The artist Jacques Le Moyne, who had accompanied French settlers to northeastern Florida in the 1560s, likewise noted many Native American groups using existing mounds and constructing others. He produced a series of watercolours vividly depicting scenes of native life. Although most of his paintings have been lost, some engravings were copied from the originals and published in 1591 by a Flemish company. Among these is a depiction of the burial of an aboriginal Floridian tribal chief, an occasion of great mourning and ceremony. The original caption reads:
sometimes the deceased king of this province is buried with great solemnity, and his great cup from which he was accustomed to drink is placed on a tumulus with many arrows set about it.

Equally insightful were the writings of Maturin Le Petit, a Jesuit priest (1619), and Le Page du Pratz (1758), a French explorer, both of whom observed the Natchez in what was later Mississippi. Boasting a population of some 4,000 people, the Natchez were devout worshippers of the sun, occupying at least nine villages and presided over by a paramount chief--known as the Great Sun -- who wielded absolute power. Both observers were particularly impressed by the high temple mounds the Natchez had built so that the Great Sun could commune with God, the sun. His large cabin was built atop the highest mound, from 'which, every morning, he greeted the rising sun, invoking thanks and blowing tobacco smoke to the four cardinal directions.

These accounts were evidence of late Mound-builder cultures, societies that flourished at the time of initial contact with Europeans, but went on to be decimated by the onslaught of superior European technology-guns, steel swords and cavalry. The Natchez, for example, were crushed by the French in a series of wars, and the survivors sold into slavery. Many more were killed off by smallpox and other exotic diseases to which the Native Americans had no immunity.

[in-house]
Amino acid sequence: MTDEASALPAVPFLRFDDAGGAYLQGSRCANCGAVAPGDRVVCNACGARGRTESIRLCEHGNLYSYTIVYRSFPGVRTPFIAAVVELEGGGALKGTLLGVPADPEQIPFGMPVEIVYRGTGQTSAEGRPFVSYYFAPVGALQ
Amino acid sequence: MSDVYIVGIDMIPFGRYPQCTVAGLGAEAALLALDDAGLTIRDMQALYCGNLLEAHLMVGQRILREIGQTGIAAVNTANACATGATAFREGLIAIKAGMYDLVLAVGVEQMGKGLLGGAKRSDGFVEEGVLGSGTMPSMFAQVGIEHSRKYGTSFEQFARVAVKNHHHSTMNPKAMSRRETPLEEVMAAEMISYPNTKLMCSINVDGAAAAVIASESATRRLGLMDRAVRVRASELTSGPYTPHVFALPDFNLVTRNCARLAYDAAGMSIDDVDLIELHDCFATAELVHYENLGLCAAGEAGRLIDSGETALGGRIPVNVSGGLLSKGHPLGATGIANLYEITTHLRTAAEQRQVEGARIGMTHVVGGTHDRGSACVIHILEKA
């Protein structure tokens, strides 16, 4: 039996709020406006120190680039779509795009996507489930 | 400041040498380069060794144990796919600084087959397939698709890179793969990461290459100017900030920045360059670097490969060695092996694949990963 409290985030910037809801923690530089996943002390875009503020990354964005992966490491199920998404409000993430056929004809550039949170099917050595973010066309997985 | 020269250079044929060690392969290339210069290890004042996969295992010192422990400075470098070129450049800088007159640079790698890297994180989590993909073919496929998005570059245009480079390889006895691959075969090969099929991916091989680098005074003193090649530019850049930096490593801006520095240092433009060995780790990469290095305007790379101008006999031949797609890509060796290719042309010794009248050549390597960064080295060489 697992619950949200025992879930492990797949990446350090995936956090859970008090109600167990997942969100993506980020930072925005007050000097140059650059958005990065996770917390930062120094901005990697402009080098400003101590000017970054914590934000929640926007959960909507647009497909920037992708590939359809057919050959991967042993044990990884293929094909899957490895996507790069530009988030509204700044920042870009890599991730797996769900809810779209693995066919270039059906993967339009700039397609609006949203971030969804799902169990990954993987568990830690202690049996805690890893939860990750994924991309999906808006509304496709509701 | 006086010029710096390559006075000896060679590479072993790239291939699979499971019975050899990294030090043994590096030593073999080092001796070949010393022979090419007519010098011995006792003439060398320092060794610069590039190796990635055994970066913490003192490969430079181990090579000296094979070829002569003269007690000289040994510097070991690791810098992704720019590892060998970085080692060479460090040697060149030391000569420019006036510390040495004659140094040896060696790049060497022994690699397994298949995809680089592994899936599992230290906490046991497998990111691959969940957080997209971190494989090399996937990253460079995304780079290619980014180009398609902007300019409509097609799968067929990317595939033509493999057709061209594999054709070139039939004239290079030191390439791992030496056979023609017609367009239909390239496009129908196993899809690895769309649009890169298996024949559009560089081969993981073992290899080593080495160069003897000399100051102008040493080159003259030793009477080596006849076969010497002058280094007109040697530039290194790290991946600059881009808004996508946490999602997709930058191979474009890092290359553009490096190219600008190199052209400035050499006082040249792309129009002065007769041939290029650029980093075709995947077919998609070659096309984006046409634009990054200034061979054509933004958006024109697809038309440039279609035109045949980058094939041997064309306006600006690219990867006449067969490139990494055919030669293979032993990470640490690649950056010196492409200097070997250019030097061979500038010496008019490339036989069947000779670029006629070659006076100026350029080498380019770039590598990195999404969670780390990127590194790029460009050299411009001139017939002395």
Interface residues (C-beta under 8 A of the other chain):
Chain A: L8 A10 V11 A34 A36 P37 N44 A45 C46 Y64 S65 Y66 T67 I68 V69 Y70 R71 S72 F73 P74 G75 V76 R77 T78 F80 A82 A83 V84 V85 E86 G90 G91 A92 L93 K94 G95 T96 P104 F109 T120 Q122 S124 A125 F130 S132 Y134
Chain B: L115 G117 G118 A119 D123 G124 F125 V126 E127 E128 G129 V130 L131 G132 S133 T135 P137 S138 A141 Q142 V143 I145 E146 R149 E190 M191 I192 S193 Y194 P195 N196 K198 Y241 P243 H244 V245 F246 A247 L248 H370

Today, there is little argument about the origin of the mounds. Few believe a vanished race or mythical beings erected them. Archaeological evidence gathered since 1894 has firmly established their connection with the Native North Americans and, moreover, has distinguished three major Mound-building cultures. The earliest of these, the Adena, flourished primarily in the Ohio River Valley between 700 BC and AD 200. An apparently kin-based, 'egalitarian' society, they relied on hunting and gathering as well as the cultivation of squash and other local plants.

The Adena built large burial mounds as well as extensive earthworks that followed the natural contours of hills. Burial mounds housed dozens of bodies smeared with red ochre or graphite and accompanied by ceremonial soapstone pipes. One notable non-funerary earthwork of the Adena is the famous Serpent Mound in Ohio. It is an impressive structure, its long undulating body measuring 383 metres from head to tail and averaging some 6.7 metres across. Although theories as to its significance abound, a current interpretation holds that the serpent mound is a symbolic representation of an important lineage or clan.